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Music has always been an important part of human culture. Until 1877, people could only listen to music when someone was playing, whether in a concert hall or at home.
But Thomas Edison's invention of the phonograph revolutionised the consumption of music. Sounds to be recorded were transmitted through a recording stylus, which would make indentations on a phonograph cylinder. A playback stylus could read the recording and play it through a diaphragm and horn.
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The invention of Napster shook up the music work. Napster was a simple, free, peer-to-peer (P2P) file-sharing service that focused on MP3 sharing. This free distribution of music was attacked by the music industry and shut down in 2001. Many other P2P file-sharing services sprun...
Many people are looking for an easy listening experience that allows them to consume and not create. That is why many people are looking into "zero-UI" music players, where the player would ideally need no interaction from the listener.
From a broader range of information made available thr...
Pandora pioneered the style of music recommendation service that would become a huge trend in modern music. The idea was of a service that allowed listeners to hear music from thousands of artists without buying any album.
The battle over royalties paid to artists are constant and not limit...
In 1958, the RCA tape cartridge changed the future of home music consumption. The high-quality audio had been encoded onto a magnetic tape medium for home use.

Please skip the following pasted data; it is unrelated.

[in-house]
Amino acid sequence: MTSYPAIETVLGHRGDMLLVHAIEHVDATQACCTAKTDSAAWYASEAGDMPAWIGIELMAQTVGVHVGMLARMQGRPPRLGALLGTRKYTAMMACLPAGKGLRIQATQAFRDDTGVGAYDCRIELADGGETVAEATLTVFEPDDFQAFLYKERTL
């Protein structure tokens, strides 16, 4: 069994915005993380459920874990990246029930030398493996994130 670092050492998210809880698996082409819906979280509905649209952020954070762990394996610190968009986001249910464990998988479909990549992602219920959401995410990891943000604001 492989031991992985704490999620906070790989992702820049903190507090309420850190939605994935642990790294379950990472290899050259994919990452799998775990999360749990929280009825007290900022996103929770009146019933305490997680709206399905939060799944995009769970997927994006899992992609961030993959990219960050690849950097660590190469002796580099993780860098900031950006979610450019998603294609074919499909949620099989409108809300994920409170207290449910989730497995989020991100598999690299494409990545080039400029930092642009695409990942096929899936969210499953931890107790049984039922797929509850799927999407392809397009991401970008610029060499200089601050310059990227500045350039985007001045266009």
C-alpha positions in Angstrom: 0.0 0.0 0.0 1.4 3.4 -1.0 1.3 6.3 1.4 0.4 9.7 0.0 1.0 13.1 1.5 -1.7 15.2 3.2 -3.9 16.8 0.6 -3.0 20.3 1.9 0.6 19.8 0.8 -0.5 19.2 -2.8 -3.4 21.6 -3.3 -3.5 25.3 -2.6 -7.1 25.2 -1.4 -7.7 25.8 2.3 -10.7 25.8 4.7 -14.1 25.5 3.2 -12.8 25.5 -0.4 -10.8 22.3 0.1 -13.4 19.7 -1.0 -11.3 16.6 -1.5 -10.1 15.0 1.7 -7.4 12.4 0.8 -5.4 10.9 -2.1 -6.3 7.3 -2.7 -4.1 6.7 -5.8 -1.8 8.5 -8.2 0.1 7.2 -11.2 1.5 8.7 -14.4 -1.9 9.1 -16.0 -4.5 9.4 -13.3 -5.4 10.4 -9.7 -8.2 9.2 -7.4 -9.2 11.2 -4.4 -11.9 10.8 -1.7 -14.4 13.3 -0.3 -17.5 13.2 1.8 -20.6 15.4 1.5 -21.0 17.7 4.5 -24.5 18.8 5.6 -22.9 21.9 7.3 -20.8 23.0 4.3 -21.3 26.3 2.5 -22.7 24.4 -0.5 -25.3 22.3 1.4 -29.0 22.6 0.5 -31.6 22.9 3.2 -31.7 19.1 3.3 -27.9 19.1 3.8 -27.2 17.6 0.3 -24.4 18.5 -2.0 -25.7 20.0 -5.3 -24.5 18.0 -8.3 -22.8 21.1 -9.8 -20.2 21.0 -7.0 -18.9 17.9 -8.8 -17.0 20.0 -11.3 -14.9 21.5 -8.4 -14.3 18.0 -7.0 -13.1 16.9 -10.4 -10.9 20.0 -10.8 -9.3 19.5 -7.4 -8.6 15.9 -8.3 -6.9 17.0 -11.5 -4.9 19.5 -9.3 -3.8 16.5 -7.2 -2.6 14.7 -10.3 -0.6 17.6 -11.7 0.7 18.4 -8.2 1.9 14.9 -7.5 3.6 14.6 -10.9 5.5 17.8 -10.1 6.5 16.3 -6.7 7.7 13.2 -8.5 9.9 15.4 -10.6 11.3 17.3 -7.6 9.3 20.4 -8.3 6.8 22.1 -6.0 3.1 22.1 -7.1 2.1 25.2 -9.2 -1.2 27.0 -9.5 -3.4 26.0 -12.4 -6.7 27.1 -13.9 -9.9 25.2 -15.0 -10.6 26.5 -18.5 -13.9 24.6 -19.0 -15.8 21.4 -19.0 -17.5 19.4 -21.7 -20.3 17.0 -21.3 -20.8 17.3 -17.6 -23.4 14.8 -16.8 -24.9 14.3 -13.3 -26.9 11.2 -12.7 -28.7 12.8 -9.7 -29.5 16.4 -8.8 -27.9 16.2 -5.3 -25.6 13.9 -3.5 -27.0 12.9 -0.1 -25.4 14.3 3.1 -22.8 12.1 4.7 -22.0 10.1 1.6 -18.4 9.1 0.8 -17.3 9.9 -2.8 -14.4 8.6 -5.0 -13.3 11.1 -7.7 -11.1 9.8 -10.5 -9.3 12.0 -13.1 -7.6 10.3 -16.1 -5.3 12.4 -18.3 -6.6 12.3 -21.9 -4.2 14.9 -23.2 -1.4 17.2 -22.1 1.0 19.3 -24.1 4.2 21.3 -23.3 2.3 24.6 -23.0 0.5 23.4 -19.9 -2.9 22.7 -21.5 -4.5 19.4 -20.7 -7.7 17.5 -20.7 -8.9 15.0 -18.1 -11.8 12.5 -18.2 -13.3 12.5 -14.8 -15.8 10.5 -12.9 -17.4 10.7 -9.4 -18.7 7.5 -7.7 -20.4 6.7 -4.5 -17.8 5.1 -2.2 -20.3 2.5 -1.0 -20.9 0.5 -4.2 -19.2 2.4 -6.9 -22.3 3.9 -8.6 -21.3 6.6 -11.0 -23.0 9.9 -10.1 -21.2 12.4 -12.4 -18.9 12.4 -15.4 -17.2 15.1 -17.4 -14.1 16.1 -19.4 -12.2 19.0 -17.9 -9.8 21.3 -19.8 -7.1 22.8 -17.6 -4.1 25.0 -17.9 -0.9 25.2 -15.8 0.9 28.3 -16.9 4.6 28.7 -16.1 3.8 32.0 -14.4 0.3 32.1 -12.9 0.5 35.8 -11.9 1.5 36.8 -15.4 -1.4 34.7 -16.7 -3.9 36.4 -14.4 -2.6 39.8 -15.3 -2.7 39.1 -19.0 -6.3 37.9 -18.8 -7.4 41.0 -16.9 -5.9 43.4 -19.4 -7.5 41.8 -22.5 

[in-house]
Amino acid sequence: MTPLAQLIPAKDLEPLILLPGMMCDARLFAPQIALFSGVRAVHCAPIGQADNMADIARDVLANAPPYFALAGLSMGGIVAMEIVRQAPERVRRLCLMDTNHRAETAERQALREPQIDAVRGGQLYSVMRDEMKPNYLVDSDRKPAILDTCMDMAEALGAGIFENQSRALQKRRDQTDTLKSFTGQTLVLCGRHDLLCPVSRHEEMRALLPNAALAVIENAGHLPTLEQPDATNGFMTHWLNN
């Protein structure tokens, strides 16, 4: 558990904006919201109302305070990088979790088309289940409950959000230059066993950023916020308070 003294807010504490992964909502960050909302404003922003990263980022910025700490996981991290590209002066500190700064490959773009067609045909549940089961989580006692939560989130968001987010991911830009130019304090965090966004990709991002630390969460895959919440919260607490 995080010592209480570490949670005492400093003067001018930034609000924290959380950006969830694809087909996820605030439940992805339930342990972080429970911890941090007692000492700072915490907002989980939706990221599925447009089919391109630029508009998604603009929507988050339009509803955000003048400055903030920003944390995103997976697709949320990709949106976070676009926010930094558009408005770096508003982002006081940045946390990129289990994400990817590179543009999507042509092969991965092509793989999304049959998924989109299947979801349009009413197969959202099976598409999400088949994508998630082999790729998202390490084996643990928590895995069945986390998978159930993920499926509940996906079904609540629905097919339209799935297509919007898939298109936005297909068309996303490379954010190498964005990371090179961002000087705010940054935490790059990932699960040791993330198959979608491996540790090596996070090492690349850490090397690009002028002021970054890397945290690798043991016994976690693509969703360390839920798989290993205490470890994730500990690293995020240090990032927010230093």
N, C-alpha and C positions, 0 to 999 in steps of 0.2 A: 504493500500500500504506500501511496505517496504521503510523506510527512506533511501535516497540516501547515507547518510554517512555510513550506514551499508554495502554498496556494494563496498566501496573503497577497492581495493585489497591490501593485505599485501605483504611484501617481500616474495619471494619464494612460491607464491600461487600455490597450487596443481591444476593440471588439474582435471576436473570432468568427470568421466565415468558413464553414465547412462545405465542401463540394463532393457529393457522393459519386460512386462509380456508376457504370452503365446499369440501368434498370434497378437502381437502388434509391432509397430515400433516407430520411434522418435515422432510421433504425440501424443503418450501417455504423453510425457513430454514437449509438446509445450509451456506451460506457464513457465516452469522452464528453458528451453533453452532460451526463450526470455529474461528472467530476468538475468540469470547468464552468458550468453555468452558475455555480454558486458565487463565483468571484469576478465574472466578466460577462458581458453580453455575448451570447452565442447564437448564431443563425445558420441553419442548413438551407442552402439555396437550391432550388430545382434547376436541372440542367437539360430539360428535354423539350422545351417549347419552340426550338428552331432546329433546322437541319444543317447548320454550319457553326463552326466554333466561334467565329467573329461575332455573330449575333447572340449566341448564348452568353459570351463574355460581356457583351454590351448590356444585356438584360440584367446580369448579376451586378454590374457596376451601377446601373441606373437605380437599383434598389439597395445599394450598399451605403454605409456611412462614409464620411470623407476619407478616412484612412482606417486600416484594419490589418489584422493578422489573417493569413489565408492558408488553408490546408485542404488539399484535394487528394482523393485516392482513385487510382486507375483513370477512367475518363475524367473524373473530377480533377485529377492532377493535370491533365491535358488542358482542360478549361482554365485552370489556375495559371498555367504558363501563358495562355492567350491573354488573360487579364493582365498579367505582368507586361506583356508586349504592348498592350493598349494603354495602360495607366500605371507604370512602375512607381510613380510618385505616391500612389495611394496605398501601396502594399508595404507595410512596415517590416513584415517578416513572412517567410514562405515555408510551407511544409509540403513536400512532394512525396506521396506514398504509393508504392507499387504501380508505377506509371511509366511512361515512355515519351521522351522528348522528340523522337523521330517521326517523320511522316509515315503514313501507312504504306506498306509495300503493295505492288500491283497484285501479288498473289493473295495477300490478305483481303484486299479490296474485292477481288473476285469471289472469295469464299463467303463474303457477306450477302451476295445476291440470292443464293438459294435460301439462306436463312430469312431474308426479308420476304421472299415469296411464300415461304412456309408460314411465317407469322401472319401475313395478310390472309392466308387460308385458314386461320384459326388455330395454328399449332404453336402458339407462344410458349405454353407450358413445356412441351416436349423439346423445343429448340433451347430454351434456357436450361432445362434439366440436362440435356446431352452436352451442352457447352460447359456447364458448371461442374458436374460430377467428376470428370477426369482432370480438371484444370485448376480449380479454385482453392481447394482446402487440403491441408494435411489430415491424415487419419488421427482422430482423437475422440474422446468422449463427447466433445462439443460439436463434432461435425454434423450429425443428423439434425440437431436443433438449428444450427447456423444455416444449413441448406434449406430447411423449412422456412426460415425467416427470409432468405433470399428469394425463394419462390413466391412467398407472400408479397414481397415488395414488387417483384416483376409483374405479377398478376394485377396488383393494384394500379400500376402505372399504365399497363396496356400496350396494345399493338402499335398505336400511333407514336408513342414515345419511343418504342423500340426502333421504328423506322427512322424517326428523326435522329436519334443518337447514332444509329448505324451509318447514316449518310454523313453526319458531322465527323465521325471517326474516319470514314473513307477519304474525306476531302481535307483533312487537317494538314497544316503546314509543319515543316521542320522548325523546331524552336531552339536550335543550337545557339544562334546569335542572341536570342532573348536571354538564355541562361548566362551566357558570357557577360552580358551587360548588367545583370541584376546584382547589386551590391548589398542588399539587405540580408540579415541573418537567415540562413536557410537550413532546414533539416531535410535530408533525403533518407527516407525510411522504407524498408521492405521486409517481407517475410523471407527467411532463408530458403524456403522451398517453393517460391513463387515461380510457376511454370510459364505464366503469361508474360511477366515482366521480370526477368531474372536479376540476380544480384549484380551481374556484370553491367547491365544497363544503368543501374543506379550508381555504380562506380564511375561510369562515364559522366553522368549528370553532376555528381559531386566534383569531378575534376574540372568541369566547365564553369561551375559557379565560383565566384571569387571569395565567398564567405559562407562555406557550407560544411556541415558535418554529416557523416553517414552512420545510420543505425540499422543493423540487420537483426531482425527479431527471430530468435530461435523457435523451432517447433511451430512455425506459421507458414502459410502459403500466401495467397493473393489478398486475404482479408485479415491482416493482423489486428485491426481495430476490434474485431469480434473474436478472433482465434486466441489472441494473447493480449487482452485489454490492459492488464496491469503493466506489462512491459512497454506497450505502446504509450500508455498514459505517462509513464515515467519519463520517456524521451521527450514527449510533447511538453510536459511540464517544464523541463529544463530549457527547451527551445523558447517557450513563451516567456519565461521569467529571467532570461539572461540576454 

In 1964, the 8-track Lear tape was introduced. Other tape formats were already available in the home market, but t...
In 1922, the first radio advertisement changed the future of music broadcasting. Before that, companies would sponsor musical programs known by names like Champion Spark Plug Hour or King Biscuit Time.
The rise of the top 40 stations in the early 50s influenced how music radio operates to t...
In 1996, MP3s players found their way into listeners pockets. At first, the rudimentary systems could hold six to twelve songs, but the Apple iPod changed the market in 2001. It held up to 1,000 songs.
iTunes debuted in 2001 with the iPod as the world's best jukebox software. It has been th...
In the 1890s, the transition to flat-disc records began. The recording was etched onto a disc we today recognise as a record. The main advantage of the disc record was that it could be mass-produced, whereas a phonograph had to be recorded individually.
Discs were first sold in a five-inch ...
During WWI (and WWII), the US Congress suspended all amateur radio broadcasts. In 1919, shortly after WWI, 1XE of Medford, Massachusetts, was broadcasting music. Then more music radio stations began to pop up.
But they met with resistance. People thought radio was only supp...
A 12-inch vinyl, 33 rpm record could contain about 20 minutes of music on a side. This longer-playing (LP) format began to dominate the market. 45 rpm records became popular after the war, most containing a single song on each side, known as "singles."
Extended-play (EP) 45s were also added...
At first, the flat-disc record was made from shellac. Only after WWII, vinyl replaced shellac as it was a lighter and more durable material.
The transition to vinyl happened together with the change from 78 rpm to 33 1/3 rpm, which allowed a larger amount of music to be recorded on a single...
Music is important to people individually and on a societal level. Music is greatly influential to the state of technology. The devices we use to listen to music shape the technological landscape.
But when did earbuds become synonymous with a portable music player, and whe...
In the early 1970s, the compact Phillips cassette tape began to rise to domination of the automobile music market. The small size counted in their favour. When the manufacturers started making smaller, portable tape decks, the cassette's place in music was sure.
The innovation of th...
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